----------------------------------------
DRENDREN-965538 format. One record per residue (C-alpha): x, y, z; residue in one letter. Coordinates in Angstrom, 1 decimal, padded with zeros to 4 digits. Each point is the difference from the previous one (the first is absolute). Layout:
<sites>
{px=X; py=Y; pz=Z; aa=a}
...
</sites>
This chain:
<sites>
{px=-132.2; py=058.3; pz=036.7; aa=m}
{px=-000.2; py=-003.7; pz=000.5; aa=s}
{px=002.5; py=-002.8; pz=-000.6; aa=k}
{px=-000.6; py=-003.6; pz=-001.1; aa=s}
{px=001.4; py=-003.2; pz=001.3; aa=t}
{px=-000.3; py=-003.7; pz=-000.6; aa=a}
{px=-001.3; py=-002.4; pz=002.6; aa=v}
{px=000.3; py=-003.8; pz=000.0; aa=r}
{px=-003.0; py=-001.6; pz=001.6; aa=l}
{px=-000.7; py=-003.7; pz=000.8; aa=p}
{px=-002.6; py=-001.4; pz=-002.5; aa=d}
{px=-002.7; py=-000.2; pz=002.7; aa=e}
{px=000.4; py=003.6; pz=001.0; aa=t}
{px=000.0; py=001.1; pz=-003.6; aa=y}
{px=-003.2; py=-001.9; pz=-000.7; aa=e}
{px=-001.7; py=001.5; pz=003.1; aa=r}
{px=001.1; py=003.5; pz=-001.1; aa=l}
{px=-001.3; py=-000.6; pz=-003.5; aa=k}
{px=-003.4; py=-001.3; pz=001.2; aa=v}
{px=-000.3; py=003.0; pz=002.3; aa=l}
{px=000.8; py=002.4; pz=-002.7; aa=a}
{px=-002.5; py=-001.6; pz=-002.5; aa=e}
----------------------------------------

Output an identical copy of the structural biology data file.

DRENDREN-965538 format. One record per residue (C-alpha): x, y, z; residue in one letter. Coordinates in Angstrom, 1 decimal, padded with zeros to 4 digits. Each point is the difference from the previous one (the first is absolute). Layout:
<sites>
{px=X; py=Y; pz=Z; aa=a}
...
</sites>
This chain:
<sites>
{px=-132.2; py=058.3; pz=036.7; aa=m}
{px=-000.2; py=-003.7; pz=000.5; aa=s}
{px=002.5; py=-002.8; pz=-000.6; aa=k}
{px=-000.6; py=-003.6; pz=-001.1; aa=s}
{px=001.4; py=-003.2; pz=001.3; aa=t}
{px=-000.3; py=-003.7; pz=-000.6; aa=a}
{px=-001.3; py=-002.4; pz=002.6; aa=v}
{px=000.3; py=-003.8; pz=000.0; aa=r}
{px=-003.0; py=-001.6; pz=001.6; aa=l}
{px=-000.7; py=-003.7; pz=000.8; aa=p}
{px=-002.6; py=-001.4; pz=-002.5; aa=d}
{px=-002.7; py=-000.2; pz=002.7; aa=e}
{px=000.4; py=003.6; pz=001.0; aa=t}
{px=000.0; py=001.1; pz=-003.6; aa=y}
{px=-003.2; py=-001.9; pz=-000.7; aa=e}
{px=-001.7; py=001.5; pz=003.1; aa=r}
{px=001.1; py=003.5; pz=-001.1; aa=l}
{px=-001.3; py=-000.6; pz=-003.5; aa=k}
{px=-003.4; py=-001.3; pz=001.2; aa=v}
{px=-000.3; py=003.0; pz=002.3; aa=l}
{px=000.8; py=002.4; pz=-002.7; aa=a}
{px=-002.5; py=-001.6; pz=-002.5; aa=e}